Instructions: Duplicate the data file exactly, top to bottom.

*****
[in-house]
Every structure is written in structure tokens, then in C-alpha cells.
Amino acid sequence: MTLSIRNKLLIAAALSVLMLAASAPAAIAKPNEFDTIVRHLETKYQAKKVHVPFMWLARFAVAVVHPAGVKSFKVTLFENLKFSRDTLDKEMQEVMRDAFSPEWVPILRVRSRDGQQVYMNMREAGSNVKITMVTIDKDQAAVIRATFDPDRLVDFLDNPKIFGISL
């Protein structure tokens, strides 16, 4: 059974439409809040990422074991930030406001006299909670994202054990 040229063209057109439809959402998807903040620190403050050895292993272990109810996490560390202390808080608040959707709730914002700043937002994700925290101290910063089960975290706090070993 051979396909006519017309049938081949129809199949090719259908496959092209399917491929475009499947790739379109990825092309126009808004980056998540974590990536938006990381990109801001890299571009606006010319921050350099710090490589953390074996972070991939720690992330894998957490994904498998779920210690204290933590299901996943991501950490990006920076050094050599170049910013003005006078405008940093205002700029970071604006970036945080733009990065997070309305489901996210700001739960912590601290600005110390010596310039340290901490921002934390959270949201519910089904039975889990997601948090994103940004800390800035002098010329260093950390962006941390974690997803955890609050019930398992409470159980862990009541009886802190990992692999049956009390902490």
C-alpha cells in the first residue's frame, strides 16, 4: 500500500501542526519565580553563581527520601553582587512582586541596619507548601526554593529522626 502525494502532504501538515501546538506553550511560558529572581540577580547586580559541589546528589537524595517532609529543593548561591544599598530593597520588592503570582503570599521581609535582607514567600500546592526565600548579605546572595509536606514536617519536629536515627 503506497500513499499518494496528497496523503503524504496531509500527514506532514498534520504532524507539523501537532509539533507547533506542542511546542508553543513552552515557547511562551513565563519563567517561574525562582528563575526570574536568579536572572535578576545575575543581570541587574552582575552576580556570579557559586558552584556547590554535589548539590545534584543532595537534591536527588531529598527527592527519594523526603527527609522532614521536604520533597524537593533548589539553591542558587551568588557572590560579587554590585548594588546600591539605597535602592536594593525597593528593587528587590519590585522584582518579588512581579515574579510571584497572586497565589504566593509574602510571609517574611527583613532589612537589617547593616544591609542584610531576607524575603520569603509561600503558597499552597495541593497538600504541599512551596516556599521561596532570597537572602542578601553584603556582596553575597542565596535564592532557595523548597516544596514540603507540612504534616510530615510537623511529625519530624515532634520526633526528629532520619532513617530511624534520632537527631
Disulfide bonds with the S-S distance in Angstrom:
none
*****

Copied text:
[in-house]
Every structure is written in structure tokens, then in C-alpha cells.
Amino acid sequence: MTLSIRNKLLIAAALSVLMLAASAPAAIAKPNEFDTIVRHLETKYQAKKVHVPFMWLARFAVAVVHPAGVKSFKVTLFENLKFSRDTLDKEMQEVMRDAFSPEWVPILRVRSRDGQQVYMNMREAGSNVKITMVTIDKDQAAVIRATFDPDRLVDFLDNPKIFGISL
């Protein structure tokens, strides 16, 4: 059974439409809040990422074991930030406001006299909670994202054990 040229063209057109439809959402998807903040620190403050050895292993272990109810996490560390202390808080608040959707709730914002700043937002994700925290101290910063089960975290706090070993 051979396909006519017309049938081949129809199949090719259908496959092209399917491929475009499947790739379109990825092309126009808004980056998540974590990536938006990381990109801001890299571009606006010319921050350099710090490589953390074996972070991939720690992330894998957490994904498998779920210690204290933590299901996943991501950490990006920076050094050599170049910013003005006078405008940093205002700029970071604006970036945080733009990065997070309305489901996210700001739960912590601290600005110390010596310039340290901490921002934390959270949201519910089904039975889990997601948090994103940004800390800035002098010329260093950390962006941390974690997803955890609050019930398992409470159980862990009541009886802190990992692999049956009390902490």
C-alpha cells in the first residue's frame, strides 16, 4: 500500500501542526519565580553563581527520601553582587512582586541596619507548601526554593529522626 502525494502532504501538515501546538506553550511560558529572581540577580547586580559541589546528589537524595517532609529543593548561591544599598530593597520588592503570582503570599521581609535582607514567600500546592526565600548579605546572595509536606514536617519536629536515627 503506497500513499499518494496528497496523503503524504496531509500527514506532514498534520504532524507539523501537532509539533507547533506542542511546542508553543513552552515557547511562551513565563519563567517561574525562582528563575526570574536568579536572572535578576545575575543581570541587574552582575552576580556570579557559586558552584556547590554535589548539590545534584543532595537534591536527588531529598527527592527519594523526603527527609522532614521536604520533597524537593533548589539553591542558587551568588557572590560579587554590585548594588546600591539605597535602592536594593525597593528593587528587590519590585522584582518579588512581579515574579510571584497572586497565589504566593509574602510571609517574611527583613532589612537589617547593616544591609542584610531576607524575603520569603509561600503558597499552597495541593497538600504541599512551596516556599521561596532570597537572602542578601553584603556582596553575597542565596535564592532557595523548597516544596514540603507540612504534616510530615510537623511529625519530624515532634520526633526528629532520619532513617530511624534520632537527631
Disulfide bonds with the S-S distance in Angstrom:
none